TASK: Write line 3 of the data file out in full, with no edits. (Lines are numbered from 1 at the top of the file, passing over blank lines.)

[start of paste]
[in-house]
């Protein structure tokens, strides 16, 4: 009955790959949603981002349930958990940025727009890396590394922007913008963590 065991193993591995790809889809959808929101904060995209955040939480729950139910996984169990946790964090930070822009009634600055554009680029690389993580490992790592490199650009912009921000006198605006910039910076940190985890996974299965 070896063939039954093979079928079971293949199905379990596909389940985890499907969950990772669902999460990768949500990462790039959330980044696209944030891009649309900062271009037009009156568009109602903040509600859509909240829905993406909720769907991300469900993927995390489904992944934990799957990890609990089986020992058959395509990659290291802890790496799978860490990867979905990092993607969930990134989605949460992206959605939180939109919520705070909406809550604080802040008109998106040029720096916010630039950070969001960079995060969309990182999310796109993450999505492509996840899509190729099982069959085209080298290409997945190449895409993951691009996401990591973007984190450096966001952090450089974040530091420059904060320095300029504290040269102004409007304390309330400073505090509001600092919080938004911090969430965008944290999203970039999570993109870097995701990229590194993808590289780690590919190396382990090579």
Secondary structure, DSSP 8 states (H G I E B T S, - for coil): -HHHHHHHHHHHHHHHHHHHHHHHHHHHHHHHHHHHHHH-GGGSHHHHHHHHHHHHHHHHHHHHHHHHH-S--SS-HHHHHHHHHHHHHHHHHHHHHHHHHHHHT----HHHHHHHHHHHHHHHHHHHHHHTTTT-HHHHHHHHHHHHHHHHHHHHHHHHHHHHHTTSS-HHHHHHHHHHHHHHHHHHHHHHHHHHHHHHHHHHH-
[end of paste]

Secondary structure, DSSP 8 states (H G I E B T S, - for coil): -HHHHHHHHHHHHHHHHHHHHHHHHHHHHHHHHHHHHHH-GGGSHHHHHHHHHHHHHHHHHHHHHHHHH-S--SS-HHHHHHHHHHHHHHHHHHHHHHHHHHHHT----HHHHHHHHHHHHHHHHHHHHHHTTTT-HHHHHHHHHHHHHHHHHHHHHHHHHHHHHTTSS-HHHHHHHHHHHHHHHHHHHHHHHHHHHHHHHHHHH-